Will I be charged or not? Is it petty theft or burglary? This is a first time offense, no criminal record of any kind.

Asked about 5 years ago - San Bernardino, CA

I purchased something from a store, took off the tags at home, & put the tags on a shirt I already had at home. I returned the shirt from home as the "new" shirt I had purchased for a cash refund, about $50. Apparently, this was caught on video & a police officer shows up at my house a few months later asking odd questions. He said that the store had someone on video returning items to a credit card account & asked whether I had an account at the store (I do not). He asked whether I had lost my wallet recently, which I had. He said that he thought someone was using my information fradulently & that he would contact the store and the DA to see what they wanted to do. He then left. So now what? He didn't arrest me & he prob thinks I'm an identity theft victim, altho I did steal.

Additional information

The cop never asked me outright whether or not it was me on video, only questions about whether I shopped there, and if I was there on two specific dates. I answered him truthfully - I did shop there on occasion & I couldn't recall whether I was there on the dates in question. He is the one who brought up the lost wallet & turned it into an identity theft discussion. He left without leaving me any information, other than to tell me that he would call the store & let the DA know what he had discussed with me. Before he left, I asked him if there was anything I needed to do, and he replied, "keep an eye on your credit." And he left. Should I assume that nothing is going to happen, or should I still worry?

Attorney answers (3)

  1. Joseph Briscoe Dane

    Pro

    Contributor Level 20

    Answered . Based on what you wrote, yes, you could be charged with petty theft and second degree burglary for your actions.

    You (and I) don't know the entire extent of the investigation that is or was ongoing, but from the comments the officer made, it seems like they cannot identify you as the person who did the fraudulent return. Either that or they were just trying to get a statement from you in light of all the evidence they already had.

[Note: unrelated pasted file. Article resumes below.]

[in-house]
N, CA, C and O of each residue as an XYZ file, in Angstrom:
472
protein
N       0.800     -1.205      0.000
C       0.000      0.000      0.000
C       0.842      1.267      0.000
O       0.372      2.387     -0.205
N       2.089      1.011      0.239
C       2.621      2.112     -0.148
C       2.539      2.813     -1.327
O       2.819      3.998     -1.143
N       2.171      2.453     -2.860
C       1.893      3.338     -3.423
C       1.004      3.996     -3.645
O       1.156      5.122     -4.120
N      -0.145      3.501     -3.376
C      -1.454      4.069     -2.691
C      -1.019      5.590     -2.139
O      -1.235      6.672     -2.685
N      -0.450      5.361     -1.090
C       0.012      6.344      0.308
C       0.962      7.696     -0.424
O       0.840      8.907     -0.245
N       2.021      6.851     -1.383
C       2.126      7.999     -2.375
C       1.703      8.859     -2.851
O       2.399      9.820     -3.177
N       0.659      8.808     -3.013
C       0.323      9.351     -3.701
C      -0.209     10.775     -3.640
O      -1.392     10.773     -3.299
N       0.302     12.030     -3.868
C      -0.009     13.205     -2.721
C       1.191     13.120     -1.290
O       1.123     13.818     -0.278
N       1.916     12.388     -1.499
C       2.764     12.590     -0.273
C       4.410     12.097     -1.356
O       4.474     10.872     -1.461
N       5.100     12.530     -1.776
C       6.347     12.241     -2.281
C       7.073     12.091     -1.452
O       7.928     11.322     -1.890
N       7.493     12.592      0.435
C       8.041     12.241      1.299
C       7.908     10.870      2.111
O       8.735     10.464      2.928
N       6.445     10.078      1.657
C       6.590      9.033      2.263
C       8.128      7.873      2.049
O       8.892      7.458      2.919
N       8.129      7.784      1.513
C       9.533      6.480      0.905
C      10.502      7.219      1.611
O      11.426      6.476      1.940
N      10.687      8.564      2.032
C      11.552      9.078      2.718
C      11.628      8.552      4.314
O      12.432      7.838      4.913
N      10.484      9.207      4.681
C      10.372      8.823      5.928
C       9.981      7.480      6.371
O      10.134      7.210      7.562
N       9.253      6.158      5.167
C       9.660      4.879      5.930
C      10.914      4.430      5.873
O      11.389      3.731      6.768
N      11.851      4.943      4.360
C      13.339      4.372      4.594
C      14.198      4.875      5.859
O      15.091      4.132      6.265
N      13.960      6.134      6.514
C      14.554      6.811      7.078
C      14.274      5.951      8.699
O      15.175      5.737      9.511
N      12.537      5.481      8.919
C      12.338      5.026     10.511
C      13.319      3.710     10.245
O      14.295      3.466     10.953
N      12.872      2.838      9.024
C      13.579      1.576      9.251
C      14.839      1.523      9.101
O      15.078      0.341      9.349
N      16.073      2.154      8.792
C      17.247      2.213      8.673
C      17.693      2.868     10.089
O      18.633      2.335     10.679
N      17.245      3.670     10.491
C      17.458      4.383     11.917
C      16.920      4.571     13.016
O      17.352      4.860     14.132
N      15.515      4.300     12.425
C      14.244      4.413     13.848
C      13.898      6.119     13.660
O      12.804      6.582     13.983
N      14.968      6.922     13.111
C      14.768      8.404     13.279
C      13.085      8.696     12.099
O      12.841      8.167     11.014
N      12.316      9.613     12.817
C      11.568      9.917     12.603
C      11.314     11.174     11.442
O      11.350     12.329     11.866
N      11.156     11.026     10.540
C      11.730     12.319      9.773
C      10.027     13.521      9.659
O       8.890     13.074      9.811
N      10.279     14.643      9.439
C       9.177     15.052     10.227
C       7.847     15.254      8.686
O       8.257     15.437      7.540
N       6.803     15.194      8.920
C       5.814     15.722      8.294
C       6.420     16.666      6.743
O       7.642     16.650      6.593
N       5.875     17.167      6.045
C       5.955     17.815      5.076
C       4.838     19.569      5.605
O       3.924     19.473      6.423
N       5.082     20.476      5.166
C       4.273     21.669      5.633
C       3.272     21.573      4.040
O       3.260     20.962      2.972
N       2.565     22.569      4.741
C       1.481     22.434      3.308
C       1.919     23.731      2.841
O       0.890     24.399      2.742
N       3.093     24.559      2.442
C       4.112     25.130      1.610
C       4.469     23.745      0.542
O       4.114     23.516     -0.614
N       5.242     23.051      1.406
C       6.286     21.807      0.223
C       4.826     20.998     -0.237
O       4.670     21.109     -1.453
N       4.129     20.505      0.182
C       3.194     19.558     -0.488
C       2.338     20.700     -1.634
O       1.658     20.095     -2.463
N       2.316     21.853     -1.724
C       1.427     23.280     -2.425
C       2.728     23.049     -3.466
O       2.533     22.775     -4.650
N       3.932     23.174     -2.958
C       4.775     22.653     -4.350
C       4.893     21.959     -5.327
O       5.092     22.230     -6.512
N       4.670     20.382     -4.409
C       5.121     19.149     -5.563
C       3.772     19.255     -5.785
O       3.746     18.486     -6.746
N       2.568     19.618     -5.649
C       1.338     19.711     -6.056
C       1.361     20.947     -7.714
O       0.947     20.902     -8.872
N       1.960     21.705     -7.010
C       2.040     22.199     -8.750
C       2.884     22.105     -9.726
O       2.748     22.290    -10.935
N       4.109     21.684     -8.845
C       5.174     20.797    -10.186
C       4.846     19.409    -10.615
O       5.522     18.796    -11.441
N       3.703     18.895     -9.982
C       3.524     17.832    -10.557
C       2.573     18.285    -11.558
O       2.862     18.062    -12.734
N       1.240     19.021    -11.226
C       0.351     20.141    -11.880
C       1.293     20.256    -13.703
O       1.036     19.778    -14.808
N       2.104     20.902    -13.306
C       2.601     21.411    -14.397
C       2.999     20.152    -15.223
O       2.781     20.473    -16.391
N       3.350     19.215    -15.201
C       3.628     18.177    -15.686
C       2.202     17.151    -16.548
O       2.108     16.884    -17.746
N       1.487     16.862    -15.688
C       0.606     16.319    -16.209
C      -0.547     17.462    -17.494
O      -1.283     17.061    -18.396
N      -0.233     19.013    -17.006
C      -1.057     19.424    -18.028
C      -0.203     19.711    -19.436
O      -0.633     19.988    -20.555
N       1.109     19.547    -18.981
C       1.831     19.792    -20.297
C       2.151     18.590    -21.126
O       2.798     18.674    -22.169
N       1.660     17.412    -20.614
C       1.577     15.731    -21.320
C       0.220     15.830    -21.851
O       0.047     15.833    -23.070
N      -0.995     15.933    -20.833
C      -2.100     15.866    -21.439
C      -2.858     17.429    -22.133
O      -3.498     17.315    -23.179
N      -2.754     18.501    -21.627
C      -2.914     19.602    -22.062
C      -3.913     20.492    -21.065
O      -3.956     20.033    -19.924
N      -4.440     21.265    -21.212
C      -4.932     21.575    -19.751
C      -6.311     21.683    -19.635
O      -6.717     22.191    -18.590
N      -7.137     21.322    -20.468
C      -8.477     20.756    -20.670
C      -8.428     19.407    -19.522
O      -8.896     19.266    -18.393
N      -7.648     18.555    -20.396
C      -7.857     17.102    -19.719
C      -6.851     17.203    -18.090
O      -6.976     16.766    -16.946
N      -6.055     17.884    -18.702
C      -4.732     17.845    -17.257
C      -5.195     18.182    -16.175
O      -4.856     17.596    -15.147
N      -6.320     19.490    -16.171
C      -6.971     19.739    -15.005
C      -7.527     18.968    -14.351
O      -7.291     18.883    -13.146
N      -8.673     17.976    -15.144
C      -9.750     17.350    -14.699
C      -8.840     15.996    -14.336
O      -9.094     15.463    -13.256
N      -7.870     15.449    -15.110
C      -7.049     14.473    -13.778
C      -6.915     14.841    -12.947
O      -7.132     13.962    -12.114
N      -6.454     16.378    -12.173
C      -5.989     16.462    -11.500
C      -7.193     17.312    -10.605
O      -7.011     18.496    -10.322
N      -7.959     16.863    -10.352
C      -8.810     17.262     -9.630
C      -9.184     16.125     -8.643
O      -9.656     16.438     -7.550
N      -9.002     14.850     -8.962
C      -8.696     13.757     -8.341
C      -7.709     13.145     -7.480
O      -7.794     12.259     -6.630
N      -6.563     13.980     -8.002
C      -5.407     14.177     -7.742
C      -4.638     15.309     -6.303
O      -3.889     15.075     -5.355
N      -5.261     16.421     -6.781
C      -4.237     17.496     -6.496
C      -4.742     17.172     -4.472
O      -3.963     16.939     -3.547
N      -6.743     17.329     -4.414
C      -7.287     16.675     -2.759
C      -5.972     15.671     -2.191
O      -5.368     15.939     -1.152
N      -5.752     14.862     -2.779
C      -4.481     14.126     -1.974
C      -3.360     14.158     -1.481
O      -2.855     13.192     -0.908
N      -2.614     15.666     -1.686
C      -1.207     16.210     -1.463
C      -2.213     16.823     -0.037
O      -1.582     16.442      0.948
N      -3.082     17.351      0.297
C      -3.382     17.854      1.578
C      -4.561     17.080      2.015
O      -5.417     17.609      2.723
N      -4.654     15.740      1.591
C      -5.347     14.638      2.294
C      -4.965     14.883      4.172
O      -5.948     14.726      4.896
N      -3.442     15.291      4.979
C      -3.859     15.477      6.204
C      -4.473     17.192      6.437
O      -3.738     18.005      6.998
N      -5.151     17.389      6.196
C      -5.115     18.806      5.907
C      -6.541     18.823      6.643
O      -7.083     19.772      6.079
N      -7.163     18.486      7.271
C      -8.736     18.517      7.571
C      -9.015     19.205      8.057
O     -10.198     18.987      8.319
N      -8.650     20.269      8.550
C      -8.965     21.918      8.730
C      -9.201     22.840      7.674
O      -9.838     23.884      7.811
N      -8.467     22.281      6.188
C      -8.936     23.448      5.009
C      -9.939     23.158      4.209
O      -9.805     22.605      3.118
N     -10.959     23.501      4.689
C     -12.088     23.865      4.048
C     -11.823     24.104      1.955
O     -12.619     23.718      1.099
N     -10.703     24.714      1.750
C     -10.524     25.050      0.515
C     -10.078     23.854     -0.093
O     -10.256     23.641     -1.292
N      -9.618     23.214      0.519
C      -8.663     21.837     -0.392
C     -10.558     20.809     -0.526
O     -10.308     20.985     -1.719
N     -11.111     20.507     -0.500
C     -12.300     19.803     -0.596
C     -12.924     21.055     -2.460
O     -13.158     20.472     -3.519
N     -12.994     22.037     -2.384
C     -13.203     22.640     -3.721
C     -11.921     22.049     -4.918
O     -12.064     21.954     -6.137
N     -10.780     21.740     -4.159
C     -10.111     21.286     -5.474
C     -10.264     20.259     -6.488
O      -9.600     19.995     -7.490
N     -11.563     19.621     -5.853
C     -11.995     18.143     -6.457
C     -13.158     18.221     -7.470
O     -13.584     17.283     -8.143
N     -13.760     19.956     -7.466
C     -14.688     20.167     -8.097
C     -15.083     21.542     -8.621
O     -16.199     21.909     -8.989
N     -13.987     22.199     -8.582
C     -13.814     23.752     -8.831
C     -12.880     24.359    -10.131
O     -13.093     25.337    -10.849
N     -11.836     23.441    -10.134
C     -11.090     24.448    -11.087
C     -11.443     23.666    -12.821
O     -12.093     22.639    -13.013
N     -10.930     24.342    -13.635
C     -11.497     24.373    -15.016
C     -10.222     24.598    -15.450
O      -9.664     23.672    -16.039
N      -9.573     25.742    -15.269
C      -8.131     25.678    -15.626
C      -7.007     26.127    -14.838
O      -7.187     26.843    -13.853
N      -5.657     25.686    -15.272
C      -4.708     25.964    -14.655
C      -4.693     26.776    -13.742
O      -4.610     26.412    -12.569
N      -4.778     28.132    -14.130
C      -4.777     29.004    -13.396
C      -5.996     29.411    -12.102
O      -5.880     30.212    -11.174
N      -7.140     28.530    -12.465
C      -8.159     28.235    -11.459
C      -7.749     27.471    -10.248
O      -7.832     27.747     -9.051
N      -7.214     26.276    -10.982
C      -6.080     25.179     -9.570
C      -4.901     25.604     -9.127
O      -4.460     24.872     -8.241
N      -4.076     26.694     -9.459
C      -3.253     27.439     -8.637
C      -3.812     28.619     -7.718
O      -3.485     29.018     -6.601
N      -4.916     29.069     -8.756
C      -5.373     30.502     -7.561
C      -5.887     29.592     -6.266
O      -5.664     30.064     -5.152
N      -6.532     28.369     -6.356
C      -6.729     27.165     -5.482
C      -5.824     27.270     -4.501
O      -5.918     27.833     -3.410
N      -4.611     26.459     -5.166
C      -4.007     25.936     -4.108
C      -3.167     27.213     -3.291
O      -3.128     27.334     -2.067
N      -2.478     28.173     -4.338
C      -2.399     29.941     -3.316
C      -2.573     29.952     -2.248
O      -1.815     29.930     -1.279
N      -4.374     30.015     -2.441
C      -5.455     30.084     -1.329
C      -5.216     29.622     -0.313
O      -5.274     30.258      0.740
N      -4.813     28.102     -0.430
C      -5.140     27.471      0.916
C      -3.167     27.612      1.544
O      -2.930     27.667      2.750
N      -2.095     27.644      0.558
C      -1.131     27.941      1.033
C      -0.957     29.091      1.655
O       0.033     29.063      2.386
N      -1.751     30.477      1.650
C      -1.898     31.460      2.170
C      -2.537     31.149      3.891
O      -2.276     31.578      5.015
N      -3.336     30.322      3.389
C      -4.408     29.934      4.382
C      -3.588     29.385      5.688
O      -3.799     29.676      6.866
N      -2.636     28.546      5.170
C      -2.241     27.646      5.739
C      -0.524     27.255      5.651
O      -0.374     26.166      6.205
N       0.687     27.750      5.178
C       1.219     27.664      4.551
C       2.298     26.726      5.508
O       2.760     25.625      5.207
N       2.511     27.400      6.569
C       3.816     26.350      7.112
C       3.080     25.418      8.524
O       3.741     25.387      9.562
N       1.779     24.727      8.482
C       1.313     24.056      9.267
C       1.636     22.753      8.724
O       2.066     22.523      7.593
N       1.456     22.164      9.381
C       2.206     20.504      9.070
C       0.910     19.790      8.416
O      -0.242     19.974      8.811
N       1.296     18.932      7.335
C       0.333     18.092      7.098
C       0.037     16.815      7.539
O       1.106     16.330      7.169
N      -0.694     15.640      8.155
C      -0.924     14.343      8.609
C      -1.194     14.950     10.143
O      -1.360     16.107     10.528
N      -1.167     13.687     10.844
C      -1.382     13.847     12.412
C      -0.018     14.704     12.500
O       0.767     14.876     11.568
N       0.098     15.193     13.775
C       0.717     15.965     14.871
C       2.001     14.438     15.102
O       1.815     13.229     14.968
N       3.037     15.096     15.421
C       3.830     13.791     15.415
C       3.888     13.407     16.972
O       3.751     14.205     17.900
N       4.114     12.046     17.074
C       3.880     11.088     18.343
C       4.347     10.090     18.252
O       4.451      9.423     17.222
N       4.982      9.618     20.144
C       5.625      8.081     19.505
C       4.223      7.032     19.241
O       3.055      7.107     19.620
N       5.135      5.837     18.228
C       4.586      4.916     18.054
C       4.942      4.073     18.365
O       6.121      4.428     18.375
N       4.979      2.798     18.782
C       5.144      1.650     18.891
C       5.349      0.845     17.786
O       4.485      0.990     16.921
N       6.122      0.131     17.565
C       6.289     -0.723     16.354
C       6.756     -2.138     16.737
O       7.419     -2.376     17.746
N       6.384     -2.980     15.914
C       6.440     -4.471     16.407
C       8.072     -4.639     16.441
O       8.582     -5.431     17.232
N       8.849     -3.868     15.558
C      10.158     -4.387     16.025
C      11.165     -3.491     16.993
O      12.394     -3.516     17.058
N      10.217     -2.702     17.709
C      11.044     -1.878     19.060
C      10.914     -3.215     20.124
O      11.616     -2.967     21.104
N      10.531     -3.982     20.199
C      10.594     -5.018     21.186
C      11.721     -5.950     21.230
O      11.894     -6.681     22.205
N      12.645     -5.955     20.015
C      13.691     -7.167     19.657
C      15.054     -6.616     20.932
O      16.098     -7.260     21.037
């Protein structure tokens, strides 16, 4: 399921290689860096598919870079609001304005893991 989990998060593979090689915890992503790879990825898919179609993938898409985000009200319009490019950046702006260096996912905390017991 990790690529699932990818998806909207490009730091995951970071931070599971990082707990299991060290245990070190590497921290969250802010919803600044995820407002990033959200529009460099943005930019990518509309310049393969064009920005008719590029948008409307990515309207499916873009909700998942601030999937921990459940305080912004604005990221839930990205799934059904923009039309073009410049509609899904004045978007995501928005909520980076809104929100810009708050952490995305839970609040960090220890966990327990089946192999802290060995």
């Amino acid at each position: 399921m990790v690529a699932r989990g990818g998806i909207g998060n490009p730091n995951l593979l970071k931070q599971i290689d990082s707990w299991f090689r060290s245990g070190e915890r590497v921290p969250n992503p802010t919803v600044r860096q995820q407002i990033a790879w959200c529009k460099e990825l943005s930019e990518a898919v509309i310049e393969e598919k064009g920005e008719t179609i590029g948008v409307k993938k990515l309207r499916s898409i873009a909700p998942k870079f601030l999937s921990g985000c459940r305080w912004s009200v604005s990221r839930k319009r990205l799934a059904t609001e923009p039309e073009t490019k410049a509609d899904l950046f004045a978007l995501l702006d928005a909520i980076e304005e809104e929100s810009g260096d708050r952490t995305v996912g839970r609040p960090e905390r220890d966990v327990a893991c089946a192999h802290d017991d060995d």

The statute of limitations on a misdemeanor is one year - you could face charges any time within that time frame for the misdemeanor. Technically the second degree burglary (entering with the intent to commit a theft - in your case via the fraudulent return) is a "wobbler" in California and can be charged as either a felony or a misdemeanor. A felony has a three year statute of limitations.

    I'd suggest you stop talking about this and hope & pray they don't file charges.

  2. Jeffrey Tyson Hammerschmidt

    Pro

    Contributor Level 12

    Answered . A commercial burglary is a charge that can be either a misdemeanor, punishable by up to one year in jail, or a felony, punishable by up to three years in prison. Commercial burglary is entering a business with the intent to commit a crime, such as theft or fraud. You may be charged with this crime, or with petty theft.
    If you provide false information to a police officer, you could also be charged with making a false police report. This could occur if you lead the police to believe that you are an identity theft victim when you are not.
    I'd suggest hiring a criminal defense attorney, who can assist you in handling the matter from here.

  3. Howard Woodley Bailey

    Pro

    Contributor Level 20

    Answered . Respectfully, there is no way to predict whether you are going to charged. I suggest that since you do have some exposure based on your facts, that you consult directly with a criminal defense lawyer admitted to practice law in CA before anything does occur, so you will understand the potential consequences of the so-called investigation. When you are having the consultation, the lawyer can explain to you the reason why this is a theft-related charge, and not a burglary charge. Good luck.

    DISCLAIMER
    This answer is provided solely for informational purposes, for you to use as a starting point when speaking directly with a lawyer in your State. I do not practice law in your State, and this answer does not constitute legal advice, create an attorney-client relationship, or constitute attorney advertising. I urge you to immediately contact an experienced criminal defense lawyer admitted to practice law in your State before you make any decisions about this case.

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